(Bloomberg) -- The Turkish lira reversed a drop to a record low after the central bank said it was monitoring markets and would take necessary steps, a sign policy makers are getting closer to taking action to stem a rout.
The central bank’s governor will meet Recep Tayyip Erdogan, according to local television reports on Wednesday, after Turkey’s president said he plans to take more responsibility for monetary policy following elections next month. The lira has been one of the currencies hardest hit by an emerging-market selloff this year amid concern the nation’s interest rates are too low given a current-account deficit and double-digit inflation.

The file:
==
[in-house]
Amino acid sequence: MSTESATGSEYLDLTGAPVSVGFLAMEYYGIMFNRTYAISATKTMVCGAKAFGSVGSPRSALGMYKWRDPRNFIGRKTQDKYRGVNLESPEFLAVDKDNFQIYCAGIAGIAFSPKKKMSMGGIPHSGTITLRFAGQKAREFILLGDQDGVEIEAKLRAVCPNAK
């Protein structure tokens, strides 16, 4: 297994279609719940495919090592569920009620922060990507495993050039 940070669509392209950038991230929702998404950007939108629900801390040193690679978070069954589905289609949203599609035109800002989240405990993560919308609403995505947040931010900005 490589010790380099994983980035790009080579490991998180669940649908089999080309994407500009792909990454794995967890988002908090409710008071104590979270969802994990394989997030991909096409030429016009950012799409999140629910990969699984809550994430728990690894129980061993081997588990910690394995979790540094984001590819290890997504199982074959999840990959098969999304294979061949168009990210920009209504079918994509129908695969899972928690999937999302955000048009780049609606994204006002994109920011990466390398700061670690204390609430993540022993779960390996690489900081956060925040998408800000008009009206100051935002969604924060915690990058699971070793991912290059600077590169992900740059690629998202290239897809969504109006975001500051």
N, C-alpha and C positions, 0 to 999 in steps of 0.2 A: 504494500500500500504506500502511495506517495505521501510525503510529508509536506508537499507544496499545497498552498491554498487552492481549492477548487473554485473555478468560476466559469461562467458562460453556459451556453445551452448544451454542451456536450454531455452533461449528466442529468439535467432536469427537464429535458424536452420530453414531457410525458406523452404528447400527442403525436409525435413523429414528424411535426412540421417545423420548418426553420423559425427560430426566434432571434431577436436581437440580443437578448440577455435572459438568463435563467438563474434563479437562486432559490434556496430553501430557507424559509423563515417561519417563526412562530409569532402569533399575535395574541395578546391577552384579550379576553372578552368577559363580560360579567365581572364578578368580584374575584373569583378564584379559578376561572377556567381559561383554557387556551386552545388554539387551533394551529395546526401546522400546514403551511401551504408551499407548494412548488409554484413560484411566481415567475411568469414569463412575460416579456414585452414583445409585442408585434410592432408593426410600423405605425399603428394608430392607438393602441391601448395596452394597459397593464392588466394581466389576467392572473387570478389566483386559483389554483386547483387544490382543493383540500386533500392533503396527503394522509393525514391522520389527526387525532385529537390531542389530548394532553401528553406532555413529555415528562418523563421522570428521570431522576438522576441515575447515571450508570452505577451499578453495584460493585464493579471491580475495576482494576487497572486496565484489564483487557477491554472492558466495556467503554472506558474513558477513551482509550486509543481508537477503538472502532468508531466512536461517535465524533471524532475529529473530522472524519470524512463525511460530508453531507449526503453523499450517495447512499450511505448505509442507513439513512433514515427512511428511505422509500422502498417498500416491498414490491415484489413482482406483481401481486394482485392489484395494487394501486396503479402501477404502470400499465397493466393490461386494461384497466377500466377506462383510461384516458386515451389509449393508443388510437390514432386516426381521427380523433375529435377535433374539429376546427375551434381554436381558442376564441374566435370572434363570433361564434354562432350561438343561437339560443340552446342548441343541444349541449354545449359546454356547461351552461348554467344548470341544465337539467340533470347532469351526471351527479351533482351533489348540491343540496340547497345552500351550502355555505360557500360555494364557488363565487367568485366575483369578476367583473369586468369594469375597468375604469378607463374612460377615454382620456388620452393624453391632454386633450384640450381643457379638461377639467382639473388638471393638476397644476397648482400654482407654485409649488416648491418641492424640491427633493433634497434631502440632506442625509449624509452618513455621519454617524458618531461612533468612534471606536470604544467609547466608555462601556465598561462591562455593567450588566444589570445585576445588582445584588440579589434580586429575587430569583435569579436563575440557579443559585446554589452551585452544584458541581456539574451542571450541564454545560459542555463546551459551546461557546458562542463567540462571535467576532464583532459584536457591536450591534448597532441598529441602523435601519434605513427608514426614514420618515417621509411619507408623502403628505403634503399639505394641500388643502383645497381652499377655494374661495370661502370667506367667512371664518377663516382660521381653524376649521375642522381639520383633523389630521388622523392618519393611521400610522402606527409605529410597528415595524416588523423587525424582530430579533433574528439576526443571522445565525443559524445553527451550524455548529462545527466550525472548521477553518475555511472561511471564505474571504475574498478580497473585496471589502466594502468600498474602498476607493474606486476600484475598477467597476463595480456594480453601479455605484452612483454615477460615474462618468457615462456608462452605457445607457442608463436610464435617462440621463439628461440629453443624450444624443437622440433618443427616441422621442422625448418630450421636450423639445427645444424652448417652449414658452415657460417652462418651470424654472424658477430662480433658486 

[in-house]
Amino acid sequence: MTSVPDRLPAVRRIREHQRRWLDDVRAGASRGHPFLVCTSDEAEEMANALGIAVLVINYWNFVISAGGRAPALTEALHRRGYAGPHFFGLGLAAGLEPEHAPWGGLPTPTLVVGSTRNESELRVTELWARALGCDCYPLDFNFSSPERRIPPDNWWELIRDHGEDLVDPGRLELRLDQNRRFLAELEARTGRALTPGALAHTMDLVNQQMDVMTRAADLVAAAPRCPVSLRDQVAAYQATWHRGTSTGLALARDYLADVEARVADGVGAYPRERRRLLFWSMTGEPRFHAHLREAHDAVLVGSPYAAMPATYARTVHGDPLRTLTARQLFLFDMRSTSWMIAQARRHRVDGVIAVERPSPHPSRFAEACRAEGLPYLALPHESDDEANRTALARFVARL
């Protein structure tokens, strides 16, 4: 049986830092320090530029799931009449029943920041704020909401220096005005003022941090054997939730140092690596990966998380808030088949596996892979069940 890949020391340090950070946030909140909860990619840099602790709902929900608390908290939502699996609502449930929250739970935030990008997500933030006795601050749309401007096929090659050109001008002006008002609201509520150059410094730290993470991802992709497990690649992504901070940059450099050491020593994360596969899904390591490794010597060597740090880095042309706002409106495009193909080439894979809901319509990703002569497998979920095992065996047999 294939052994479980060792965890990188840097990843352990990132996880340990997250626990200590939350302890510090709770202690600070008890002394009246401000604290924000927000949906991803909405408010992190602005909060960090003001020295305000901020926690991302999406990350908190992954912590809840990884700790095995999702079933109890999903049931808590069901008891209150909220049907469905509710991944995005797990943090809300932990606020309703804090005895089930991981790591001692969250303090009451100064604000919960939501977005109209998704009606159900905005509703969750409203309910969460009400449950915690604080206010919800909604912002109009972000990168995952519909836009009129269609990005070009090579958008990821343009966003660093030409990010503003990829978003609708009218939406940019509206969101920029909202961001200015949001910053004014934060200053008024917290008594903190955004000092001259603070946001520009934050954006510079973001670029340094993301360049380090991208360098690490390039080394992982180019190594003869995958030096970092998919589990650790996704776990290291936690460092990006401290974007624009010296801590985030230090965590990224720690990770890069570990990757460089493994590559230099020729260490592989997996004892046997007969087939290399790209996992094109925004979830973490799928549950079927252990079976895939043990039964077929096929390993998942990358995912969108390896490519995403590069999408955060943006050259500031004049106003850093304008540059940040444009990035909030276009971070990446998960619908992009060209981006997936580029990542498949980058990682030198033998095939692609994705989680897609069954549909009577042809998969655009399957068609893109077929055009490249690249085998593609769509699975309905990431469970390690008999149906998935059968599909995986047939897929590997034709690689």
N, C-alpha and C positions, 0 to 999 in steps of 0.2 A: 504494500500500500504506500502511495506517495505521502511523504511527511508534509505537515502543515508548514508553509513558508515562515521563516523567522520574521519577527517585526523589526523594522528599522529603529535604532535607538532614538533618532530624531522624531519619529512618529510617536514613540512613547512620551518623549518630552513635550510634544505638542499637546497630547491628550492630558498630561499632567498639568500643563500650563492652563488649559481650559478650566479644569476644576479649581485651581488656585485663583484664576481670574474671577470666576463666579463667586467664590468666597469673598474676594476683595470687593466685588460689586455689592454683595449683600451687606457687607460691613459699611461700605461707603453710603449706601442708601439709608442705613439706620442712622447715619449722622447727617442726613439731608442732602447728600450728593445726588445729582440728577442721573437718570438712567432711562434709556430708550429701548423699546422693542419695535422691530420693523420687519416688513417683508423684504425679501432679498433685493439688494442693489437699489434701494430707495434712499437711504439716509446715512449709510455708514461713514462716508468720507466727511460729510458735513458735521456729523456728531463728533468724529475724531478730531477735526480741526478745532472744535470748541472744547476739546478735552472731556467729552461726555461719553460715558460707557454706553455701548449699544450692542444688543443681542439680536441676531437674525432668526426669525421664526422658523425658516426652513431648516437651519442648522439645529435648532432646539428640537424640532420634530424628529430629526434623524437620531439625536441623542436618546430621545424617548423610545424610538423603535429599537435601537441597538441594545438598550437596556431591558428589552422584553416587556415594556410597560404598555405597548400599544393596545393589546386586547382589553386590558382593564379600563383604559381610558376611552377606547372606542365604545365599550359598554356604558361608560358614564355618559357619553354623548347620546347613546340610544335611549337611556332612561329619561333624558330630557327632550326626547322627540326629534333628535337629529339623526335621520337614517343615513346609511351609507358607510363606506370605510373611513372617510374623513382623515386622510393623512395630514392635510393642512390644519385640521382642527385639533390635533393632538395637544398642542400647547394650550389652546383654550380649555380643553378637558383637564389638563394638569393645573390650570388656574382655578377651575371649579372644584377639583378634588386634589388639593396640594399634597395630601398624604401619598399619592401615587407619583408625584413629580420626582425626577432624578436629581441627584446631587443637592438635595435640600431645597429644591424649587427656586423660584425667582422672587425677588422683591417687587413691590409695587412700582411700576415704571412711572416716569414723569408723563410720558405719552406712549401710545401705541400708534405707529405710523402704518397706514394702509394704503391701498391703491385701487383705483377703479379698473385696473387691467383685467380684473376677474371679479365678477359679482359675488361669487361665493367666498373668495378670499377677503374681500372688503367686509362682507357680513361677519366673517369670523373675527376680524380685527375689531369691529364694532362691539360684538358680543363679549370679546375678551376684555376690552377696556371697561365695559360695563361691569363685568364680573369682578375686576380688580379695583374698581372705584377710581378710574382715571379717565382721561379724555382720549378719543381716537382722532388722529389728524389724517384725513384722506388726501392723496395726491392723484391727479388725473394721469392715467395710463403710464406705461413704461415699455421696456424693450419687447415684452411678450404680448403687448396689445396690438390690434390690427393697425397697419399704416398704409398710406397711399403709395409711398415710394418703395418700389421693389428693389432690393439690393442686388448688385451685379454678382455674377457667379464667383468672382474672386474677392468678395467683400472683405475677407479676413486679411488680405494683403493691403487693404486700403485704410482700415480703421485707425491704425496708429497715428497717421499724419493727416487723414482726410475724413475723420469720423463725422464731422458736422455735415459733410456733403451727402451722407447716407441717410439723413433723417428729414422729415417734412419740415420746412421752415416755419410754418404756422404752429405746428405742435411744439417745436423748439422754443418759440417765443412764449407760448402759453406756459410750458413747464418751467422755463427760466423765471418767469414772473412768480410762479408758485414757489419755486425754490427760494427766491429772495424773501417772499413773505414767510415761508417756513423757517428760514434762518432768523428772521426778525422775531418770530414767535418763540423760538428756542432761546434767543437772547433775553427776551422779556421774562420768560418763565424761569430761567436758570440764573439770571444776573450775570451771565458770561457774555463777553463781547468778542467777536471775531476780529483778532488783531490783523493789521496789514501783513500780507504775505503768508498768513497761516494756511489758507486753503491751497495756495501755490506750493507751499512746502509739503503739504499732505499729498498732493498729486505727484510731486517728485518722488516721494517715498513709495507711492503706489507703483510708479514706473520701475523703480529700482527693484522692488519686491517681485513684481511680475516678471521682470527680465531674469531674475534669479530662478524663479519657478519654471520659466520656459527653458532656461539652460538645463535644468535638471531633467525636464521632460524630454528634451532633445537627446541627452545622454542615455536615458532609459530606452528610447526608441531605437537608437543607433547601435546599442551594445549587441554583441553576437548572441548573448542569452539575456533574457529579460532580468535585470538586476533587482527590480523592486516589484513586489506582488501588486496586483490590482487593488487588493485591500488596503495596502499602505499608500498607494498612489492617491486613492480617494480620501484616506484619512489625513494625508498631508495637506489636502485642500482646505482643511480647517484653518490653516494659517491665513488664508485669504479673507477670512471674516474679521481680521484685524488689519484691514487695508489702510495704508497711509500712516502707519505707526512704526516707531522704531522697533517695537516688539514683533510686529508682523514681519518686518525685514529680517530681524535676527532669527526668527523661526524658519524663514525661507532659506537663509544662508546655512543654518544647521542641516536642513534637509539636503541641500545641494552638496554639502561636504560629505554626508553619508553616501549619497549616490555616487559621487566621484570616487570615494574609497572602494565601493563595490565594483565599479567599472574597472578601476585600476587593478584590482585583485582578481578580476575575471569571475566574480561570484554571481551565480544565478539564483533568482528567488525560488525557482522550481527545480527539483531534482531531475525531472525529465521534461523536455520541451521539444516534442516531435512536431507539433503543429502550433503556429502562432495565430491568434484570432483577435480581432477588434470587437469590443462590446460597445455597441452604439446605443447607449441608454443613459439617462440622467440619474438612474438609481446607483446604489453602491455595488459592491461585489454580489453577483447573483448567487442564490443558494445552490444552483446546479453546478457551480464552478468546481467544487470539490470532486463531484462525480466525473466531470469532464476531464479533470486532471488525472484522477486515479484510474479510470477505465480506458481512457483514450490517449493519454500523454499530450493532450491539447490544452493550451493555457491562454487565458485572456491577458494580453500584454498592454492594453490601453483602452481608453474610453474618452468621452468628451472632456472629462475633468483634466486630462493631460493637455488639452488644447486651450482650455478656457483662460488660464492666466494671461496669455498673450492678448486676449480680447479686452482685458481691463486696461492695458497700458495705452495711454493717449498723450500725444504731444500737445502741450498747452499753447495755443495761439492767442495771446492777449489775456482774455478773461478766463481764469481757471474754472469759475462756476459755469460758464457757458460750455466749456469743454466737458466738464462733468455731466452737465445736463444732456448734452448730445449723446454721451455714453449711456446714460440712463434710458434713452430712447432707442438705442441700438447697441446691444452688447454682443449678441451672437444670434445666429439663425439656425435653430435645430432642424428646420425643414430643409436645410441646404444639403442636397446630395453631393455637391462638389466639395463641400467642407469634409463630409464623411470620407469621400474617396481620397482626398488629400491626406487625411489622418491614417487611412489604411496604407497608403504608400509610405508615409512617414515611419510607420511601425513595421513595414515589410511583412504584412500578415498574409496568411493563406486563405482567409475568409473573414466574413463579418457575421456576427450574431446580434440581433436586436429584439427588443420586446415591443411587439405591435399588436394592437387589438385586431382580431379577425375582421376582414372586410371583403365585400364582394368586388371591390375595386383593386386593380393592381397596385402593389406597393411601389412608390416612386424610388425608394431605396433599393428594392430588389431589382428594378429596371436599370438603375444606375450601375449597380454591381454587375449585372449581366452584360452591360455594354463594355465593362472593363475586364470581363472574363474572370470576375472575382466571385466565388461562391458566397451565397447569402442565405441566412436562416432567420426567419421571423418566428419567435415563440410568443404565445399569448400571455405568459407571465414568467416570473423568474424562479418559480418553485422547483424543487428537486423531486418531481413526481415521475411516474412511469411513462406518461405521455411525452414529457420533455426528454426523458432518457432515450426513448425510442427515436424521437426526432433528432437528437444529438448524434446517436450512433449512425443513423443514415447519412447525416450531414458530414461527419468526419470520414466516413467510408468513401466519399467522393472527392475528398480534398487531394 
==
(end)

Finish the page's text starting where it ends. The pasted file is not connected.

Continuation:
The central bank “is closely monitoring the unhealthy price formations in the markets. Necessary steps will be taken, also considering the impact of these developments on the inflation outlook,” the Ankara-based monetary authority said in a statement on its website.
“Now we just have to see whether ‘necessary’ is the same to the central bank as it is to the market,” said Henrik Gullberg, a strategist at Nomura International Plc. “The market needs a circuit breaker, that circuit breaker can only be a prohibitively aggressive rate hike.”
The currency traded 0.8 percent higher at 4.4133 per dollar, after earlier slumping as much as 1.2 percent to a record 4.5010. The yield on 10-year local currency notes fell 16 basis points to 14.55 percent, after earlier surging to a record 14.94 percent.
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